The battle of Chosin Reservoir began on Nov. 27, 1950, and lasted until Dec. 13. It was one of the most brutal battles ever engaged by the Marine Corps, and a decisive turning point in the Korean War.
North Korea fired the first shots of the war on June 25, 1950 when it invaded South Korea in a bid to overthrow the democratic government and make the entire Korean peninsula communist. After two months of fighting, South Korea had been forced to retreat to a small area on the southern tip of the peninsula call the Pusan Perimeter. It was on the brink of losing the country.
President Harry Truman had ordered American troops into Korea only five days after hostilities began. By September the United Nations joined the fray. Then, in a bold move, General Douglas McArthur landed 75,000 troops at Inchon Bay in the North Korean rear. This turned the tide of the war. More than half of the North Korean army was killed or captured. The rest escaped to the north.
After retaking Seoul on September 25, U.S. Marines continued to press the attack into North Korea. They did not know that China had secretly entered the war in October and were massing hidden troops in the mountainous terrain of North Korea. A skirmish in early November should have alerted our forces that China had joined the war. But since their troops dissolved back into the mountains, American leaders did not believe it was a significant force.
U.S. Marines continued advancing north and west. On November 14 a cold front from Siberia swept into the area. The relatively mild temperatures of early winter plunged well below zero. At minus 35 Fahrenheit, multiple problems arise. Vehicle batteries become weak and often unable to start frozen engines. Gun lubrication gels and causes jams and misfires. Medical supplies like plasma become useless blocks of ice. Most of all, men lacking the proper clothing are threatened with frostbite, gangrene and death by exposure.
In the middle of these horrendous conditions, and on some of the most rugged terrain in North Korea, 30,000 marines under the command of Major General Oliver P. Smith suddenly found themselves completely surrounded by 120,000 Chinese. Thus began the 17-day Battle of Chosin Reservoir.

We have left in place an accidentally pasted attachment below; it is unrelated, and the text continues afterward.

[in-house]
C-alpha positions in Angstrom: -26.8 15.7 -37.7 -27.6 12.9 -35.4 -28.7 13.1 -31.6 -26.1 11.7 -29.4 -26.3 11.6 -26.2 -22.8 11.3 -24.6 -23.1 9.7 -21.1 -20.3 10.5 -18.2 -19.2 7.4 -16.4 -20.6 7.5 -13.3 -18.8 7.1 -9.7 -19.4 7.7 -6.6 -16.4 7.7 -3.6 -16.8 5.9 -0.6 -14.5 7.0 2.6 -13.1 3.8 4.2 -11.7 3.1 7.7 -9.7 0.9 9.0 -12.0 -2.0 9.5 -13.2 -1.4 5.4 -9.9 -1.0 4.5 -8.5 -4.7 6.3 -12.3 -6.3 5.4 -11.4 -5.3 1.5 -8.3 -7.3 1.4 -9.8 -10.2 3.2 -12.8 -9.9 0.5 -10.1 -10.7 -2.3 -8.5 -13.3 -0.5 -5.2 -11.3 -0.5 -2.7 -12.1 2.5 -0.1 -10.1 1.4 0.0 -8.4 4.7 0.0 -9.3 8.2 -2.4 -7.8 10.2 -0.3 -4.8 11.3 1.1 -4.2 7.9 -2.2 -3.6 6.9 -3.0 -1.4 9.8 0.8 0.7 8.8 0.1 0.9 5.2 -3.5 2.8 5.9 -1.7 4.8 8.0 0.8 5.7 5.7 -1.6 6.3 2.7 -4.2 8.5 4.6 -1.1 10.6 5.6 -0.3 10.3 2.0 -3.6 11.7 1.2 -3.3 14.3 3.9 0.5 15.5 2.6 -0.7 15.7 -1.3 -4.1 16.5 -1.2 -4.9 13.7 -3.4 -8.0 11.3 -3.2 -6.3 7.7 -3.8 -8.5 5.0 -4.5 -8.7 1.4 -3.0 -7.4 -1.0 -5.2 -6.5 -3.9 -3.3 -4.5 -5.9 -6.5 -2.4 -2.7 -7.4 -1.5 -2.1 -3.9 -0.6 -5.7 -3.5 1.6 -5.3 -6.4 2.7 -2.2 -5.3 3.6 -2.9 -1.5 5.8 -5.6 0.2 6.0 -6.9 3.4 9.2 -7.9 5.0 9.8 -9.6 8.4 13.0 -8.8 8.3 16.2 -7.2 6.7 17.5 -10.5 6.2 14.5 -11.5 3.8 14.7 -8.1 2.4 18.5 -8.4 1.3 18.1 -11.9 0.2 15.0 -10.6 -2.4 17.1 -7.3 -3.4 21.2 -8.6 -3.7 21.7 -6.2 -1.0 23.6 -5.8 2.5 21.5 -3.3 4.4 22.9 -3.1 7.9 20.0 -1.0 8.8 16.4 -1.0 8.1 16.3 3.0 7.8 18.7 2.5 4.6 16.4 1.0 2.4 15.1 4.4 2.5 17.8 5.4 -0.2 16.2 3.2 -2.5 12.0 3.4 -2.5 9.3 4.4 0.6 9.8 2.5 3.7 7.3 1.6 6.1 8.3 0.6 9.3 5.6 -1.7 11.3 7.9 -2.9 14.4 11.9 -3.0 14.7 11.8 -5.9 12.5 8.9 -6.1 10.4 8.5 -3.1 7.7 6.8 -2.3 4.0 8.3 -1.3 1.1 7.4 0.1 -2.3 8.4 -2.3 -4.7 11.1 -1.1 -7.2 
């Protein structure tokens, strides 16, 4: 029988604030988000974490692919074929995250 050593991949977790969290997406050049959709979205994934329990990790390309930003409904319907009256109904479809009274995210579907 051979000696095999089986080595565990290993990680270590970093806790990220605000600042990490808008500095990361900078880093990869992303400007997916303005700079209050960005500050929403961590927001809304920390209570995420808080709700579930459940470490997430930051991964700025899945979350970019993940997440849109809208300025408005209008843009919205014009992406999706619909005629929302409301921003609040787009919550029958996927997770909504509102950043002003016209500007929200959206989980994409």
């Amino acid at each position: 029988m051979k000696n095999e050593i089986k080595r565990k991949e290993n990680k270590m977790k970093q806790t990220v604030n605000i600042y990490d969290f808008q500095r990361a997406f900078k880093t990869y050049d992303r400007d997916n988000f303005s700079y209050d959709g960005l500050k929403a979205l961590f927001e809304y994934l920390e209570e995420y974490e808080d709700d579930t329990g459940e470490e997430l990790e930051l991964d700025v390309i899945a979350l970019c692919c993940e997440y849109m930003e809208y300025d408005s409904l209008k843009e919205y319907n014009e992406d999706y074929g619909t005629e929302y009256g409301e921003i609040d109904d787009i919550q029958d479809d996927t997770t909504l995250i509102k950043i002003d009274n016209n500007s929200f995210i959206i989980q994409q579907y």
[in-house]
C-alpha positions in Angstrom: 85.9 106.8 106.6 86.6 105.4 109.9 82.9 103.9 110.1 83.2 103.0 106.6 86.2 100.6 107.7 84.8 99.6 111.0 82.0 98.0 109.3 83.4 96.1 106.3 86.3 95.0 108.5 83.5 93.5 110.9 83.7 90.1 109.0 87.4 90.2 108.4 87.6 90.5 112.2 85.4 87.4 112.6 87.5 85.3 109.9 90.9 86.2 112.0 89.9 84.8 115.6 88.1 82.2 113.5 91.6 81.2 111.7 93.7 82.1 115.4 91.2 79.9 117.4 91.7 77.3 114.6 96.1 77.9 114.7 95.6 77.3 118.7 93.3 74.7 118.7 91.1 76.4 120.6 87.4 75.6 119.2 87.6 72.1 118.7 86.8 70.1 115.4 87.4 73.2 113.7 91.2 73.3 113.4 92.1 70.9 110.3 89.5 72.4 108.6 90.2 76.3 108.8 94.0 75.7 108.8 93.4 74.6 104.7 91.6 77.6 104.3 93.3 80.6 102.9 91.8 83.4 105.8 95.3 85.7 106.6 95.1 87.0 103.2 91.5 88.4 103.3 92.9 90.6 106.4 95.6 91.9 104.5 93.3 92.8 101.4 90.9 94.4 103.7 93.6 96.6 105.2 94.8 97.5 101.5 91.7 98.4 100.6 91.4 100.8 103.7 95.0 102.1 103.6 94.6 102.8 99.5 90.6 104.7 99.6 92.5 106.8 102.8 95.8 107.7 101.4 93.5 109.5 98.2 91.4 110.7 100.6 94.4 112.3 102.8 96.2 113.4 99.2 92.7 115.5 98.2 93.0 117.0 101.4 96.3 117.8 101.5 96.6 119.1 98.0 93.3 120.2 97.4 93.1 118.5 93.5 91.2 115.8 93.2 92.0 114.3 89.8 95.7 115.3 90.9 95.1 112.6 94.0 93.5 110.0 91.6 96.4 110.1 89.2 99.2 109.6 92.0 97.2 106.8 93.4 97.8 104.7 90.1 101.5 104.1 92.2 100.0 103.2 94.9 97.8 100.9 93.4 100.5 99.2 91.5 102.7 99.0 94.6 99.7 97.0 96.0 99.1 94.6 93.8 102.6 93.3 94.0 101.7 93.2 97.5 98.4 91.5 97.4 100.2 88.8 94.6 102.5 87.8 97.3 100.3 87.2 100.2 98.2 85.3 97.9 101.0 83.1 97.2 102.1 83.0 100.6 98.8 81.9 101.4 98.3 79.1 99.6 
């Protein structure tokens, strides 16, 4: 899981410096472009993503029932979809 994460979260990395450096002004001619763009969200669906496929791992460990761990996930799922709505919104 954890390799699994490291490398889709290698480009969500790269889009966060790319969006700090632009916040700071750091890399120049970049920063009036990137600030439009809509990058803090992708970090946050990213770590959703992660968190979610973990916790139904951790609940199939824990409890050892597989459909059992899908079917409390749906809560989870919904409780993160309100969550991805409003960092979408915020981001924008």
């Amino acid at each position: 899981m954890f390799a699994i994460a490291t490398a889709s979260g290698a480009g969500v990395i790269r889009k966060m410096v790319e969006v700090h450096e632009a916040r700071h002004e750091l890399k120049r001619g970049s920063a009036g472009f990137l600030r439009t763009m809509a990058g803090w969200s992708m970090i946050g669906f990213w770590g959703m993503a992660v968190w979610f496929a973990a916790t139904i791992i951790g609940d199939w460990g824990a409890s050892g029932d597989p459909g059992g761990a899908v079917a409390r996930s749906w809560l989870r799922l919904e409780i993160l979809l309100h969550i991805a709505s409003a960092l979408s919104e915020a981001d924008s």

There is too much to tell in a brief article. An excellent book titled, Breakout, by Martin Russ tells the story in detail. In order to paint a picture of the situation, I will only tell one small piece of it.
West of the reservoir, the 5th and 7th Marines were attacked and surrounded on the evening of November 27. They established a perimeter and held their position. During fighting on the second day, the Chinese managed to divide Fox Company of the 7th Marines from the rest of their forces. They were isolated on a hill and held out for five days.
On the fourth day of battle, both regiments were ordered to break out and retreat to Hagaru-ri. The wording of this order caused Smith to exclaim one of the most memorable lines in military lore. He said, “Retreat, hell! We’re not retreating, we’re just advancing in a different direction.”
That line characterized the battle for 17 days as 120,000 Chinese tried to prevent their 78-mile retreat to the port city of Hungnam. Once in the port, the Navy performed what historians have called, “the greatest evacuation movement by sea in military history.” The last of the U.N. troops left Hungnam on the afternoon of Christmas Eve, 1950.
The Chinese lost between 50,000 and 60,000 soldiers. As many were killed by starvation and exposure as were killed in battle. Of the 30,000 U.N. forces, 1,029 were killed, 4,582 wounded, 4,894 missing in action and 7,338 non-battle casualties—many caused by the bitterly cold weather.